It is as unlikely that heroin and cocaine will be entirely driven out of the market as it is likely that they will plummet in price. Price will not be the only reason to use them. Cocaine is favoured by Pakistani wannabes with money to burn. As it has to be smuggled into the country, being brought by circuitous routes from Central and South America, it is expensive. However, because it has the imprimatur of the US elite, some use it, and have developed an addiction. For such wannabes, when opioids catch on in the American elite, they will become attractive. If one adds in their cheapness and the local manufacture of synthetic opioids, they will become irresistible.

US government priorities will also change. At present, it does nothing to affect the demand side of the equation, concentrating the bulk of its efforts on cutting the supply. When demand falls, supply will grow less. Same time, the USA’s engagement with a wide range of countries, which includes drug enforcement, where the USA provides aid for it, will change. It is likely that, having chemical industries capable of manufacturing the requisite materials, India and China will be in the forefront of supplying precursor chemicals to the USA. Pakistan too has related experience, in the shape of the 2012 ephedrine scandal which involved then Prime Minister Yousuf Raza Gilani’s son. Ephedrine, legitimately used in cough syrups, is also known as the poor man’s ‘ecstasy’, because its effects resemble those of that synthetic drug.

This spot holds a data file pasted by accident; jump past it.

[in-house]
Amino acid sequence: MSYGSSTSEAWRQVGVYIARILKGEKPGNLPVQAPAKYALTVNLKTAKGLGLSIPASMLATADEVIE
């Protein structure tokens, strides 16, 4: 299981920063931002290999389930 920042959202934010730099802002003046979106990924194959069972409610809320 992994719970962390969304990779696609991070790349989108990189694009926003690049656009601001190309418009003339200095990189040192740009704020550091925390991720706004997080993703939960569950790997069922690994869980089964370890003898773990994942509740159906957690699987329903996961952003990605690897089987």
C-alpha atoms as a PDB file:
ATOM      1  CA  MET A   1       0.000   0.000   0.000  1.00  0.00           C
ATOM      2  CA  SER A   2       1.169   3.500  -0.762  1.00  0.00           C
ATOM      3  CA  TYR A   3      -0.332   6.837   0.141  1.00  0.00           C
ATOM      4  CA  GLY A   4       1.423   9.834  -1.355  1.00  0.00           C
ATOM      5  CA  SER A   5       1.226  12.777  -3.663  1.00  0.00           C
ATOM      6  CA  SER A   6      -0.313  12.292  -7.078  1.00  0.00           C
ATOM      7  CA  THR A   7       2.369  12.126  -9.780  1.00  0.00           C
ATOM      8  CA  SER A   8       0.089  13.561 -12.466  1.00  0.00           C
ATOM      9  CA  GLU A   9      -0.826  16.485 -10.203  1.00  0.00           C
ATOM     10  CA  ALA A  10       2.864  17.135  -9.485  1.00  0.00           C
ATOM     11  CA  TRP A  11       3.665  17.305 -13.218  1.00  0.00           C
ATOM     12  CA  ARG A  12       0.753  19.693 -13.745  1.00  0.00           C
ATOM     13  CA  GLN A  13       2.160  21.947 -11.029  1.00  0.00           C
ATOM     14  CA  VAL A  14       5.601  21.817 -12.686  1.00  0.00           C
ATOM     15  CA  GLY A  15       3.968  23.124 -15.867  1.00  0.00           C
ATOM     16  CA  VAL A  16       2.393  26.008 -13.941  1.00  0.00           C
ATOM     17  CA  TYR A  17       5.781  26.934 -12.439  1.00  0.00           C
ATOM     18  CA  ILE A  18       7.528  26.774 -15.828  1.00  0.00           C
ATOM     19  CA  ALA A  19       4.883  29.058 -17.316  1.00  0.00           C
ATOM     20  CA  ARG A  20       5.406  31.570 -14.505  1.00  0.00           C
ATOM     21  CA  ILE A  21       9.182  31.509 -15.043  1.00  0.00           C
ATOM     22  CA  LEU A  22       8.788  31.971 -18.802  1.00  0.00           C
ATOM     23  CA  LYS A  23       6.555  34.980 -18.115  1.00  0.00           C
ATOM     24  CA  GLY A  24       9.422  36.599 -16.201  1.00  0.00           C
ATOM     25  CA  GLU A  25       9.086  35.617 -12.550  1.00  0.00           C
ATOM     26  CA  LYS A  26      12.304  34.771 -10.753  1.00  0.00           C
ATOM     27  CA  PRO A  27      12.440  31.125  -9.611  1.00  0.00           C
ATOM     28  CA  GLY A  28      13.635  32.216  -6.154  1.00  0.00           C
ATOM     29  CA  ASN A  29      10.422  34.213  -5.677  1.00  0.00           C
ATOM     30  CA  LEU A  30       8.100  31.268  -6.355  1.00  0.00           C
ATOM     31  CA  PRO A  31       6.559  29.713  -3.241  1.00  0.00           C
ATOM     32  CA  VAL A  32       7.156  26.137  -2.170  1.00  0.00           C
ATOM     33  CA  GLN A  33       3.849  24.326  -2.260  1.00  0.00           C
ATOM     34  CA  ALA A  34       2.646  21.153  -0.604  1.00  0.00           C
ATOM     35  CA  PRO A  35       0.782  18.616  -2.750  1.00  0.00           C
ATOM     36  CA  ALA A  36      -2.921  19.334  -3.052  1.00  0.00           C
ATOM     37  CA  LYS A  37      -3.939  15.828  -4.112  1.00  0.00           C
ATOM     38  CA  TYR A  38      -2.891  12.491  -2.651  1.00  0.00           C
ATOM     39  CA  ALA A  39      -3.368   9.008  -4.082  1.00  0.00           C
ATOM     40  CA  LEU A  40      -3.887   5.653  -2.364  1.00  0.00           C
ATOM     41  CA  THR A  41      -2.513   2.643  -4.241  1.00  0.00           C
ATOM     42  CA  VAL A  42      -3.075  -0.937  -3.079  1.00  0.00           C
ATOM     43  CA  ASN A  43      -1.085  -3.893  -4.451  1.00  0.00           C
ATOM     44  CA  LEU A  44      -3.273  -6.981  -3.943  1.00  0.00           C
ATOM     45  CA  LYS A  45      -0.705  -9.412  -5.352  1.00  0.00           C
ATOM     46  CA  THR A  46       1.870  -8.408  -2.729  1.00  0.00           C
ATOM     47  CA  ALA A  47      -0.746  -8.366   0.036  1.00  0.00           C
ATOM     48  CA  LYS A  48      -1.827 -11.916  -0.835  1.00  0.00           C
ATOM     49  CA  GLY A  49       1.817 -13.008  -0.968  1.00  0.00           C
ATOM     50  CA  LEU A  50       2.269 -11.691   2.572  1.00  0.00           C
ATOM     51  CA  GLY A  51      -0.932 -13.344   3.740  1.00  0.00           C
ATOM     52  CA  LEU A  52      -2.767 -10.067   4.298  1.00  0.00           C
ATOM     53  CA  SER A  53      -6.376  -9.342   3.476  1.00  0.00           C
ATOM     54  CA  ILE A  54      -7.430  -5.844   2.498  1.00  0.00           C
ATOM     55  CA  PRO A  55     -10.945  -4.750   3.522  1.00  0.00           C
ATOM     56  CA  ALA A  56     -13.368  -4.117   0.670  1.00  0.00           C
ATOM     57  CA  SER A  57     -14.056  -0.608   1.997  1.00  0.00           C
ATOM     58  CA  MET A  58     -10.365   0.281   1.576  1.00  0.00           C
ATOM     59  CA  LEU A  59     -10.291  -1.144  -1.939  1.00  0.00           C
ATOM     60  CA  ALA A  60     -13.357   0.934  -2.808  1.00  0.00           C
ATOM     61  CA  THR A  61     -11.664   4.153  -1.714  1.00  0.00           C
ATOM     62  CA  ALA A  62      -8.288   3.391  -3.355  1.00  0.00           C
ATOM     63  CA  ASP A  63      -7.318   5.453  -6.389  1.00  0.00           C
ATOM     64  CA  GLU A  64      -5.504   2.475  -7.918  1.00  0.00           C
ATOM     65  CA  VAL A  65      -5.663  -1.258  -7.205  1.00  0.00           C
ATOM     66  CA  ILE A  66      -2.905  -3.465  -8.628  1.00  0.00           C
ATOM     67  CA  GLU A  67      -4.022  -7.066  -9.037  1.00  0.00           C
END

Both India and China would like to rival the USA, but whether they would like to afford the cost of having large segments of their populations addicted in order to develop a domestic market, is doubtful. However, both are likely to find their populations falling into the trap of addiction to opioids, not just because of wannabes, but in the case of the latter (and of Pakistan) of Diaspora populations which have proved the most efficacious means of spreading Western culture.

Thus there is no use burying our head in the sand, or expecting the interest the USA takes in Pakistan because of heroin, to continue. Addiction is like a tidal wave: it sweeps everything in its path. Pakistan has already undergone a heroin addiction disaster. It is now likely to join the world in a much greater disaster, that created by opioids.


The writer is a veteran journalist and founding member as well as executive editor of The Nation.